It will be an operational monument to Elon Musk’s vision: a towering SpaceX launch control center, a 133,000-square-foot hangar and a rocket garden rising in the heart of Kennedy Space Center.
According to plans detailed in a draft environmental review published recently by KSC, SpaceX will undertake a major expansion of its facilities at the space center sometime in the not-too-distant future.
The review says SpaceX is seeking more room and a bigger presence “in its pursuit of a complete local, efficient, and reusable launch vehicle program.”
The expansion would enable SpaceX to store and refurbish large numbers of Falcon rocket boosters and nose cones at the operations center down the road from NASA’s Vehicle Assembly Building.
“As SpaceX’s launch cadence and manifest for missions from Florida continues to grow, we are seeking to expand our capabilities and streamline operations to launch, land and re-fly our Falcon family of rockets,” said James Gleeson, a SpaceX spokesman.
[SpaceX Falcon Heavy with Block 5 boosters targeted for fall launch from KSC]
[SpaceX Falcon 9 delivers massive commercial satellite to orbit from Cape Canaveral]
KSC says the proposed facilities are consistent with its mission to be a multi-user spaceport after the shuttle program’s retirement in 2011 and to “support the NASA goal of encouraging activities by the private sector to strengthen and expand U.S. space transportation infrastructure.”
Called the SpaceX Operations Area, the facilities would be located on 67 acres of fallow agricultural land west of State Road 3 on Roberts Road and A Avenue, between the VAB and KSC’s Industrial Area to the south.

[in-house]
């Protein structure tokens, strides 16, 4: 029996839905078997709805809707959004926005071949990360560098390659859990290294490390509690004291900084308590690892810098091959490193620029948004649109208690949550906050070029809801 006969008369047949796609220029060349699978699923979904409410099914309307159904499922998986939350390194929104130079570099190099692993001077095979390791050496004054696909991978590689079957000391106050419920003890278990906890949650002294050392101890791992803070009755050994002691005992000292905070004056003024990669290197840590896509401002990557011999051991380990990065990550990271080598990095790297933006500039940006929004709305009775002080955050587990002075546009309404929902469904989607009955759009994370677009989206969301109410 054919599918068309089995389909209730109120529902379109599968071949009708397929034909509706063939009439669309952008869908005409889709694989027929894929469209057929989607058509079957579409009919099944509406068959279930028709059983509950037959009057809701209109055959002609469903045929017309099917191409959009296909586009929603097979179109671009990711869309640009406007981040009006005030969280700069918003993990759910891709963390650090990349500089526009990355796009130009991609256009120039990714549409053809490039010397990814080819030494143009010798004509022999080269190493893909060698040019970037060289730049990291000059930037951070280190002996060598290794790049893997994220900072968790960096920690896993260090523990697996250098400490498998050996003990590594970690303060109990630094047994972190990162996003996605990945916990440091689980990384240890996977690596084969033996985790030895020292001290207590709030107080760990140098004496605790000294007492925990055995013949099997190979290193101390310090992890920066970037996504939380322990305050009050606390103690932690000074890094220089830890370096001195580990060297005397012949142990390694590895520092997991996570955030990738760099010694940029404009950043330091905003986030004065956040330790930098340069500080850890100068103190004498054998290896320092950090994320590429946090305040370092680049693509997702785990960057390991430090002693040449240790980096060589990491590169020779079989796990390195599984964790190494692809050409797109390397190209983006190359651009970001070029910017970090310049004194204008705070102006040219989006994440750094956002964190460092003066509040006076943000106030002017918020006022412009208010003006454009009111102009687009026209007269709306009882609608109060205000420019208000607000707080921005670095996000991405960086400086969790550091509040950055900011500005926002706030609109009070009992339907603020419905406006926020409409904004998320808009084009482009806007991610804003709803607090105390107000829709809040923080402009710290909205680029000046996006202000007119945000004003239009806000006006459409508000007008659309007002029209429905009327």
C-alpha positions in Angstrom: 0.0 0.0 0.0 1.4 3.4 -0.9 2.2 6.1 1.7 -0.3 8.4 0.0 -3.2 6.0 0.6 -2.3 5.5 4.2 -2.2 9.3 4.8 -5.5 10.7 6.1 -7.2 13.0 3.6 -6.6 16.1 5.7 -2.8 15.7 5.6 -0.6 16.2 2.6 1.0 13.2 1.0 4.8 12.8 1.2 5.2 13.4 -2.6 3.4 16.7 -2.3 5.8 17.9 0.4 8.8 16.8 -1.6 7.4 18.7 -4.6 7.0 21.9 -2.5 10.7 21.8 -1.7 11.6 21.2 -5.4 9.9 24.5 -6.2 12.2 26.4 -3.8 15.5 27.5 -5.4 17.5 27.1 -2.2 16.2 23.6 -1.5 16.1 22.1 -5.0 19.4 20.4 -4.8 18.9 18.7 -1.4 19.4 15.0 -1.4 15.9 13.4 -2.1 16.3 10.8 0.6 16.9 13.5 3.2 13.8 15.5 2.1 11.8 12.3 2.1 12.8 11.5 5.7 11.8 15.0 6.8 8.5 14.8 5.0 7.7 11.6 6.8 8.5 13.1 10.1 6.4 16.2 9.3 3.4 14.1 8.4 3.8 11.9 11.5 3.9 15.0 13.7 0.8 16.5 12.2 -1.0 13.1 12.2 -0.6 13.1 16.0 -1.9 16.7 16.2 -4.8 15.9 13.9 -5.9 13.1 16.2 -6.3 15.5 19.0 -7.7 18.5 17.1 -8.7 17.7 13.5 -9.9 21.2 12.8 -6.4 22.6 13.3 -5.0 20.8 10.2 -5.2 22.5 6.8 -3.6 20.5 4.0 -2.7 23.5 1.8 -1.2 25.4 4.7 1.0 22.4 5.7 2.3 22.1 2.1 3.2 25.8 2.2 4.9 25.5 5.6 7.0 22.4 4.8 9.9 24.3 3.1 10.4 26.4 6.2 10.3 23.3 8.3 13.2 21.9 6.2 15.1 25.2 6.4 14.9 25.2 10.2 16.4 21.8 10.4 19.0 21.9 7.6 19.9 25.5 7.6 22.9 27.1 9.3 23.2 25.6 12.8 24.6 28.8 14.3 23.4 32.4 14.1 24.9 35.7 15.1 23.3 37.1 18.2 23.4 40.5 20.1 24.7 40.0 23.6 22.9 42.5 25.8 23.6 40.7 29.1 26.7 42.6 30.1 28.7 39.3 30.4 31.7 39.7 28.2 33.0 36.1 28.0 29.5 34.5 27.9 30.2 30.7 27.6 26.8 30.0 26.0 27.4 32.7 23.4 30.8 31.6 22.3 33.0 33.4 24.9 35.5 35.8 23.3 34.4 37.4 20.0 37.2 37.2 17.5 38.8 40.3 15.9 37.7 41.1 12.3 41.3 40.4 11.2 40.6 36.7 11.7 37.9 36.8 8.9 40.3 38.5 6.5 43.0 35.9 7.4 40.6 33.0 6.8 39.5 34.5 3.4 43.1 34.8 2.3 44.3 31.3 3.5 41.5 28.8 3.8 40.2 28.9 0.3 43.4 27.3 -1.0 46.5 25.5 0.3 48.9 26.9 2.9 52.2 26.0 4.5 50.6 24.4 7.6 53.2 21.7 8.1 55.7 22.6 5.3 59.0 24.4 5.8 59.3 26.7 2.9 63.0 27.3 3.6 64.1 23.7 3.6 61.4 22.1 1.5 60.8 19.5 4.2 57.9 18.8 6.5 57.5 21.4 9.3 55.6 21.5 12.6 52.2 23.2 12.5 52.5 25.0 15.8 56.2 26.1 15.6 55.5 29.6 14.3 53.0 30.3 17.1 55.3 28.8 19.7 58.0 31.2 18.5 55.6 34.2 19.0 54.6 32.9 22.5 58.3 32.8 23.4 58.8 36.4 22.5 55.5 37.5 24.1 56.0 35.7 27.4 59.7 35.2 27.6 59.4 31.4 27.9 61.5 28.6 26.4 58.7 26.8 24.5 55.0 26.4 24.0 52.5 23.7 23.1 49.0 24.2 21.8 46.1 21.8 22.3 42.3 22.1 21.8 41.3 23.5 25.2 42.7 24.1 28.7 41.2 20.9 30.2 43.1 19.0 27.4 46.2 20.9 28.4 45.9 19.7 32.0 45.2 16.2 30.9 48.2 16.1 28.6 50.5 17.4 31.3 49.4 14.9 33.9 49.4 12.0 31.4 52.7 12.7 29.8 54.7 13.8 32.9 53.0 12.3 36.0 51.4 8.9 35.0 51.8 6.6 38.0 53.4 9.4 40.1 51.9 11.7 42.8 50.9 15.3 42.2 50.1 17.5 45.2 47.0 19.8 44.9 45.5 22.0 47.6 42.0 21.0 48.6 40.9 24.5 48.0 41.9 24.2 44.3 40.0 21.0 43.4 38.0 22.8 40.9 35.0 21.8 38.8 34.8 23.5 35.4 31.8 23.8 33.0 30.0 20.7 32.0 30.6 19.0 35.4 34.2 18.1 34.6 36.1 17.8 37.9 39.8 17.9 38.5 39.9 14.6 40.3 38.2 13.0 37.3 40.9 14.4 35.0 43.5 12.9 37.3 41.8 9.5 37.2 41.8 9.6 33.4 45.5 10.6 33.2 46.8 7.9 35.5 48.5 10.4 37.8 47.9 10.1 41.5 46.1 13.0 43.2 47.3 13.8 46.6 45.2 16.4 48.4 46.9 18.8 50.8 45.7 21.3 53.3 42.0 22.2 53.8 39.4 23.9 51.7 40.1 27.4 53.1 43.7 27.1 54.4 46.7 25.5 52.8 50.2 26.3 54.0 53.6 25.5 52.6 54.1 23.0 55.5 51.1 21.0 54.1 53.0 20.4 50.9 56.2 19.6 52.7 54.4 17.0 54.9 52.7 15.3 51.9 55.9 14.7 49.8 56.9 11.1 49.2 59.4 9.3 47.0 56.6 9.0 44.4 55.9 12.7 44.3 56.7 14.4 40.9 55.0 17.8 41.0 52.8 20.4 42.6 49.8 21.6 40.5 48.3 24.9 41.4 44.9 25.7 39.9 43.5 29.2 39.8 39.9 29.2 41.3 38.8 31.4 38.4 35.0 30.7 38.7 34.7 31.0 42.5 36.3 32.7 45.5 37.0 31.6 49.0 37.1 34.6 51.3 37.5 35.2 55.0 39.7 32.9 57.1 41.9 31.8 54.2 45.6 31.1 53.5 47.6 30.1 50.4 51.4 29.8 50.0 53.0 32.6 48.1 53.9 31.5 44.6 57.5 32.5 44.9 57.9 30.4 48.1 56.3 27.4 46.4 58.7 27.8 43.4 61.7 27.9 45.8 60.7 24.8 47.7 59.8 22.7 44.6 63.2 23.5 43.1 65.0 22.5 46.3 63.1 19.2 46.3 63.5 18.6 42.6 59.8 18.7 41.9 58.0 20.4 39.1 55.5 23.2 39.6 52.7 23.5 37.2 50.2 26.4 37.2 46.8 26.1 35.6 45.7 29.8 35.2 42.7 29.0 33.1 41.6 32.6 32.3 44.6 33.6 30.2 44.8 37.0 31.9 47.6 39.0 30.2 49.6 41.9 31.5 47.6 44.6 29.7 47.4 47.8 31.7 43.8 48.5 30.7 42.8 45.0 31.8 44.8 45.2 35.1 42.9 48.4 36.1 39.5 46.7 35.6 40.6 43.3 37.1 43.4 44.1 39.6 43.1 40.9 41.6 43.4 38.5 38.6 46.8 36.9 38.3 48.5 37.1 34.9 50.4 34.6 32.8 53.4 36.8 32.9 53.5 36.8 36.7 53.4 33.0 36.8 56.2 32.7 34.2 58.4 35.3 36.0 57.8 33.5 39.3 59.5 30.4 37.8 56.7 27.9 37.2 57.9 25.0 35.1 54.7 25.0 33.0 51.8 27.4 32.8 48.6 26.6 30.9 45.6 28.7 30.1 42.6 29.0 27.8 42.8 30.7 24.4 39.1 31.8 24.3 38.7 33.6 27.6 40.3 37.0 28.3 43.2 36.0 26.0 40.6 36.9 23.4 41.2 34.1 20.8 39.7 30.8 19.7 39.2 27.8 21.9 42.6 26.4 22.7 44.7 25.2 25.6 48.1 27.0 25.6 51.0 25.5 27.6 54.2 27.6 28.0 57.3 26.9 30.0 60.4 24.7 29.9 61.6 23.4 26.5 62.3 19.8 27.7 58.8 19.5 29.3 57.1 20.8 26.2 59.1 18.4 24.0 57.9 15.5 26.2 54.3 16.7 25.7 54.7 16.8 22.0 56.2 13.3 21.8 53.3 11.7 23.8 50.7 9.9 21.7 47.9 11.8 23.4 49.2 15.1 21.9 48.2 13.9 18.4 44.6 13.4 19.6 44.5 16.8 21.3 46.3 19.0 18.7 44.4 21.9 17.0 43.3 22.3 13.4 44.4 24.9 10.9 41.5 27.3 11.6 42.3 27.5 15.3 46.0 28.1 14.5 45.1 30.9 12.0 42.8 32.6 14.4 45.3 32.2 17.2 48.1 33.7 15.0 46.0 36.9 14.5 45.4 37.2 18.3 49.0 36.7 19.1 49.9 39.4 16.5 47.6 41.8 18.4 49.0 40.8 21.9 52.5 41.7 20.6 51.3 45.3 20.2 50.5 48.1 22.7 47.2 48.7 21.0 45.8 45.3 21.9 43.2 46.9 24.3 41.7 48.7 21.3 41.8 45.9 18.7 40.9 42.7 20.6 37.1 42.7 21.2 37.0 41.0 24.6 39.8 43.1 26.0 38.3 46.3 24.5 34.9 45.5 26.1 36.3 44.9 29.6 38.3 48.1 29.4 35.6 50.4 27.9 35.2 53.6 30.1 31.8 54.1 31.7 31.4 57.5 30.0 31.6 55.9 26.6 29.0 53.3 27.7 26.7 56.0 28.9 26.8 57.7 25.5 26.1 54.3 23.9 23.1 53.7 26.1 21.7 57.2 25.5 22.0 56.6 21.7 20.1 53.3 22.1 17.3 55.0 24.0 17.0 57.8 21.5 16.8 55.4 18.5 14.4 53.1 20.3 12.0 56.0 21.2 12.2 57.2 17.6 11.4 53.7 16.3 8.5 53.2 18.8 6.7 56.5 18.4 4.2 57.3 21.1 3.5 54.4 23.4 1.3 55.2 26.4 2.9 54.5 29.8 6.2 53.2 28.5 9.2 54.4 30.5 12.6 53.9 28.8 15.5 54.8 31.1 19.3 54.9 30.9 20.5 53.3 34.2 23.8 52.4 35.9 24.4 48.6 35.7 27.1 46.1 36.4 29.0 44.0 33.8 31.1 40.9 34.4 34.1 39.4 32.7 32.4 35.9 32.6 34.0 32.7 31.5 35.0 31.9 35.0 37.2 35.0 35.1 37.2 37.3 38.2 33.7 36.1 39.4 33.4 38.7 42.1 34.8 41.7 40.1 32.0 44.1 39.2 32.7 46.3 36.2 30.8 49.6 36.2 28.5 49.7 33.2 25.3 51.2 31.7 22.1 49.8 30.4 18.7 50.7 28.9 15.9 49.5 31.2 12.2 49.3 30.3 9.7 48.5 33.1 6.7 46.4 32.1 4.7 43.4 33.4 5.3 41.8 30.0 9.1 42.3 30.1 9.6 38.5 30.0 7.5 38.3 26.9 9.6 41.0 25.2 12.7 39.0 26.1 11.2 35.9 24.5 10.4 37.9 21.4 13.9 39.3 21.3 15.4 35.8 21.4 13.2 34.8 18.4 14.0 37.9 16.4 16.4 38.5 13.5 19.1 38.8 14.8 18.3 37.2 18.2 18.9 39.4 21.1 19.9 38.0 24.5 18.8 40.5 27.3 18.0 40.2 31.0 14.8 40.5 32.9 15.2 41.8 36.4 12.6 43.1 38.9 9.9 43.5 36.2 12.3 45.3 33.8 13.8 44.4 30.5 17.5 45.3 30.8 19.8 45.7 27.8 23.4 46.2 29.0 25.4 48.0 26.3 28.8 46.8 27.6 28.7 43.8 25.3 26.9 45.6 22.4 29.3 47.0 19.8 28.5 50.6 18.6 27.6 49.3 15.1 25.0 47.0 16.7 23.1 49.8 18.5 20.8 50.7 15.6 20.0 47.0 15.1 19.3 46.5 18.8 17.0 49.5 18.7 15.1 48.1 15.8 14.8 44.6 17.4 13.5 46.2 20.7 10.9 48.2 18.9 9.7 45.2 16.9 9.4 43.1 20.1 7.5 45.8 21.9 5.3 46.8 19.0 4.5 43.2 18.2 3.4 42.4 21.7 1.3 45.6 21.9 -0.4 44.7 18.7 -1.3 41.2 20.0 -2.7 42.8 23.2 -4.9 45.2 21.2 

Spaceport employees and tour buses traveling to and from the Launch Complex 39 area would drive by the site daily.
KSC’s draft environmental review, on which the public can comment over the next month, found no negative impacts from the project.
The review provides no timeline or budget for the complex’s construction, or estimates of any jobs created.
The proposed operations area envisions the possibility of further growth “to support the launch manifest or new launch vehicle specifications.” Here’s what SpaceX has in mind to start:
Launch and Landing Control Center
The most eye-catching feature would be a 32,000-square-foot tower standing up to 300 feet tall, housing a “world-class, architecturally distinctive” launch and landing control center.
An artist’s rendering shows a futuristic, Jetsons-style orb sitting atop a narrow column, with multiple windowed tiers overlooking SpaceX’s two seaside launch pads — 39A at KSC, and 40 a few miles south on Cape Canaveral Air Force Station.
The tower would include a data center; firing room; engineering room; control center for Falcon 9, Falcon Heavy and Dragon vehicles; customer control center; and meeting spaces. An adjacent parking area would accommodate up to 200 cars.
The site would replace or add to SpaceX’s current launch and landing control center, which is tucked in a small office space outside the south gate to Cape Canaveral Air Force Station near Port Canaveral.
Booster and Fairing Processing and Storage Facility